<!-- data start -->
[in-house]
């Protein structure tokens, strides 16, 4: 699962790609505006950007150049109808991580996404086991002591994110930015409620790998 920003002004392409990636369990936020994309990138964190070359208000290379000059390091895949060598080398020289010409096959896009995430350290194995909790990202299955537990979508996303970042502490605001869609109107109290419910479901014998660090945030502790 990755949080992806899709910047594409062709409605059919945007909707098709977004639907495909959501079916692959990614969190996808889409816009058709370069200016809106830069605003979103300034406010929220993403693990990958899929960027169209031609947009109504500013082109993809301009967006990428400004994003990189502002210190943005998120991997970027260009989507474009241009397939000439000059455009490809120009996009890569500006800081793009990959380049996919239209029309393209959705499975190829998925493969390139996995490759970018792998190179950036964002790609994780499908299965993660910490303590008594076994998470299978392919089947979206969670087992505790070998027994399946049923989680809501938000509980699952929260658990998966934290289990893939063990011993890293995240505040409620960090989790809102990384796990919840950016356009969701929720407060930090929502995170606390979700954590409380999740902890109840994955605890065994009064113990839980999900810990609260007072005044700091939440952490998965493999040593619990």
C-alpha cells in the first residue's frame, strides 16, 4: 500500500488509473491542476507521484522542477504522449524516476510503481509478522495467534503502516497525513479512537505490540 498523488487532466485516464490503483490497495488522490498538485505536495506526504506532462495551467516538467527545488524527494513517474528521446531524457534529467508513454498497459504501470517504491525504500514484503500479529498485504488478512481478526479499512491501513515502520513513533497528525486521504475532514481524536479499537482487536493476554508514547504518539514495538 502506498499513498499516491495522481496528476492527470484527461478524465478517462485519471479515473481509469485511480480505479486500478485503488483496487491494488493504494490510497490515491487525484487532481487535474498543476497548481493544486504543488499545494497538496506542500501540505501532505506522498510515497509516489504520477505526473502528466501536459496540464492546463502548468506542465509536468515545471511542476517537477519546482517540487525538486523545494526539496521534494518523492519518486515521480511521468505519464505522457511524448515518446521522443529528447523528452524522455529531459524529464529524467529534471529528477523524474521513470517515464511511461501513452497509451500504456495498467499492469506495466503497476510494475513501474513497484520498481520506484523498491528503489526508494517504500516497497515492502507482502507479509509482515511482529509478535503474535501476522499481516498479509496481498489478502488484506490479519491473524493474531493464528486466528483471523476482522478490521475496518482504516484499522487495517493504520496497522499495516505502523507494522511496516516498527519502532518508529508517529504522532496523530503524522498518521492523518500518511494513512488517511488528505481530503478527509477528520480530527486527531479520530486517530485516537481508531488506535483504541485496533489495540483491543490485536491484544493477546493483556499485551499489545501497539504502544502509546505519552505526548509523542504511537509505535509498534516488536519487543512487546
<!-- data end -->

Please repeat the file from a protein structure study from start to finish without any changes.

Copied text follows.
[in-house]
């Protein structure tokens, strides 16, 4: 699962790609505006950007150049109808991580996404086991002591994110930015409620790998 920003002004392409990636369990936020994309990138964190070359208000290379000059390091895949060598080398020289010409096959896009995430350290194995909790990202299955537990979508996303970042502490605001869609109107109290419910479901014998660090945030502790 990755949080992806899709910047594409062709409605059919945007909707098709977004639907495909959501079916692959990614969190996808889409816009058709370069200016809106830069605003979103300034406010929220993403693990990958899929960027169209031609947009109504500013082109993809301009967006990428400004994003990189502002210190943005998120991997970027260009989507474009241009397939000439000059455009490809120009996009890569500006800081793009990959380049996919239209029309393209959705499975190829998925493969390139996995490759970018792998190179950036964002790609994780499908299965993660910490303590008594076994998470299978392919089947979206969670087992505790070998027994399946049923989680809501938000509980699952929260658990998966934290289990893939063990011993890293995240505040409620960090989790809102990384796990919840950016356009969701929720407060930090929502995170606390979700954590409380999740902890109840994955605890065994009064113990839980999900810990609260007072005044700091939440952490998965493999040593619990």
C-alpha cells in the first residue's frame, strides 16, 4: 500500500488509473491542476507521484522542477504522449524516476510503481509478522495467534503502516497525513479512537505490540 498523488487532466485516464490503483490497495488522490498538485505536495506526504506532462495551467516538467527545488524527494513517474528521446531524457534529467508513454498497459504501470517504491525504500514484503500479529498485504488478512481478526479499512491501513515502520513513533497528525486521504475532514481524536479499537482487536493476554508514547504518539514495538 502506498499513498499516491495522481496528476492527470484527461478524465478517462485519471479515473481509469485511480480505479486500478485503488483496487491494488493504494490510497490515491487525484487532481487535474498543476497548481493544486504543488499545494497538496506542500501540505501532505506522498510515497509516489504520477505526473502528466501536459496540464492546463502548468506542465509536468515545471511542476517537477519546482517540487525538486523545494526539496521534494518523492519518486515521480511521468505519464505522457511524448515518446521522443529528447523528452524522455529531459524529464529524467529534471529528477523524474521513470517515464511511461501513452497509451500504456495498467499492469506495466503497476510494475513501474513497484520498481520506484523498491528503489526508494517504500516497497515492502507482502507479509509482515511482529509478535503474535501476522499481516498479509496481498489478502488484506490479519491473524493474531493464528486466528483471523476482522478490521475496518482504516484499522487495517493504520496497522499495516505502523507494522511496516516498527519502532518508529508517529504522532496523530503524522498518521492523518500518511494513512488517511488528505481530503478527509477528520480530527486527531479520530486517530485516537481508531488506535483504541485496533489495540483491543490485536491484544493477546493483556499485551499489545501497539504502544502509546505519552505526548509523542504511537509505535509498534516488536519487543512487546